Since their discovery in the late 1970s, microorganisms known as archaea have fascinated scientists with their ability to thrive where no other life can – in conditions that are extremely hot, acidic or salty.
These hot springs in Nevada, known as the Three Buddhas, harbor microorganisms known as archaea that thrive where no other life can. UGA researcher Chuanlun Zhang and his colleagues have proposed a new hypothesis on the origin of relatives of these hot springs microorganisms that live in low-temperature environments. Credit: University of Georgia
In the 1990s, however, scientists discovered that archaea occur widely in more mundane, low-temperature environments such as oceans and lakes. Now, researchers from the University of Georgia and Harvard University find evidence that these low-temperature archaea might have evolved from a moderate-temperature environment rather than from their high-temperature counterparts – as most scientists had believed. The results appear in the June 2006 issue of the journal Applied and Environmental Microbiology.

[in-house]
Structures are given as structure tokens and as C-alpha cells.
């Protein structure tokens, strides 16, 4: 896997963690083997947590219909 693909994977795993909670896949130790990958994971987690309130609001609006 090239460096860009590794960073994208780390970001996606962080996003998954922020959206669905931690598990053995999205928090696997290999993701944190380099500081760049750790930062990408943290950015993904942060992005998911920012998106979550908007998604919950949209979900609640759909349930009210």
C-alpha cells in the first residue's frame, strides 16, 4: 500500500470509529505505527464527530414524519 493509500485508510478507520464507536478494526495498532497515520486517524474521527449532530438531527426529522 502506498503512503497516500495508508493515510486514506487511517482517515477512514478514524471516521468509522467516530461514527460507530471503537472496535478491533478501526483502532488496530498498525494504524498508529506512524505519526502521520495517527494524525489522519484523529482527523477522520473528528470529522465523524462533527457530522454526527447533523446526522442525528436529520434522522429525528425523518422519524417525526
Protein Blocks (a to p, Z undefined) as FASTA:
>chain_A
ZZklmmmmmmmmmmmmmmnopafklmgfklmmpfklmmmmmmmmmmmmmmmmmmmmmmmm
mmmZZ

"Archaea represent one of the three domains of life on Earth," said Chuanlun Zhang, lead author of the study and associate professor of marine sciences at UGA. "Understanding their evolution may shed light on how all life forms evolve and interact with the environment through geological history."
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